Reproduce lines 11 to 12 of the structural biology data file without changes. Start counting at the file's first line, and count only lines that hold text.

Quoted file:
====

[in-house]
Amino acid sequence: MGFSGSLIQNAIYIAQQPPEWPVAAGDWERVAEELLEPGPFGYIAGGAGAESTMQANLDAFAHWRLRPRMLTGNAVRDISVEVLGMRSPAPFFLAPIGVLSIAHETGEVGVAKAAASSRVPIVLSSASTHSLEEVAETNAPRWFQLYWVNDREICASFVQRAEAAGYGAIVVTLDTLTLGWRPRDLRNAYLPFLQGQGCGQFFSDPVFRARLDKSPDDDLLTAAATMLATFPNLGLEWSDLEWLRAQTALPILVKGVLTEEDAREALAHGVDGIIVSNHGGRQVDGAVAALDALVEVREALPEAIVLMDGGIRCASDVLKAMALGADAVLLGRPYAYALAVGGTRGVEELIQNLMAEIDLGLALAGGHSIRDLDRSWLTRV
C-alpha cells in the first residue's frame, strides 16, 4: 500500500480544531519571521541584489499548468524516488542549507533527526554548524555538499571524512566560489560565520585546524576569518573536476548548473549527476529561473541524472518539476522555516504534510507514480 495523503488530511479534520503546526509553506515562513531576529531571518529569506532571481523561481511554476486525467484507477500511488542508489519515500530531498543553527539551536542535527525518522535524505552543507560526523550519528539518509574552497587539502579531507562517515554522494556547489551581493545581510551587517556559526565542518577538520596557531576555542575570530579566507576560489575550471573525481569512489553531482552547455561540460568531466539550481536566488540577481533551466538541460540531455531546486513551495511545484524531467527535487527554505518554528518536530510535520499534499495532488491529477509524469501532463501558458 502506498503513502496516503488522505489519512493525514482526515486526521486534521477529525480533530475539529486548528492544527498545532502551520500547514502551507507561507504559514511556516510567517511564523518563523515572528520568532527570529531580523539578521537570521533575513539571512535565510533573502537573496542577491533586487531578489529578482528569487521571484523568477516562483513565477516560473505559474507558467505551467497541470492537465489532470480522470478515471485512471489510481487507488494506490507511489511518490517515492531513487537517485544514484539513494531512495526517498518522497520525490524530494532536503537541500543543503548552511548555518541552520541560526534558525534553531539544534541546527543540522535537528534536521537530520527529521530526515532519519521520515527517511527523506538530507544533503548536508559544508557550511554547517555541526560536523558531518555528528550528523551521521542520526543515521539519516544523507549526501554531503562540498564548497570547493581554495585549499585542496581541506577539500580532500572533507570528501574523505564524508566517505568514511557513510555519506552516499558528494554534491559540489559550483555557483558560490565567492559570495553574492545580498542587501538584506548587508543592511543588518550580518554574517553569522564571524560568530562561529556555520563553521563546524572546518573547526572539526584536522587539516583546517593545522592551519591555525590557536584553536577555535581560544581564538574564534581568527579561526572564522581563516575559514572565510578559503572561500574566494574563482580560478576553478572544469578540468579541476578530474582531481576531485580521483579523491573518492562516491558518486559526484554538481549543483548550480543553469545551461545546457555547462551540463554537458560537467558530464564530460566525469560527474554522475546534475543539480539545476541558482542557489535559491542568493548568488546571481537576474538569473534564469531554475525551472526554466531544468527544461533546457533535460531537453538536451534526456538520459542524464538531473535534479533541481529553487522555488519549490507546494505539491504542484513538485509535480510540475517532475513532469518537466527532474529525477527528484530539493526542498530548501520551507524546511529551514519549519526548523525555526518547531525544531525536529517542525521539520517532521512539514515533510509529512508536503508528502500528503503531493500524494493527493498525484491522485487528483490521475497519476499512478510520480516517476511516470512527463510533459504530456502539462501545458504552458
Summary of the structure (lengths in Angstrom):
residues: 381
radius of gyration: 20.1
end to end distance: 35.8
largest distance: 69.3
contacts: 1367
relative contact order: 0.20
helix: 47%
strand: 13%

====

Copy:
helix: 47%
strand: 13%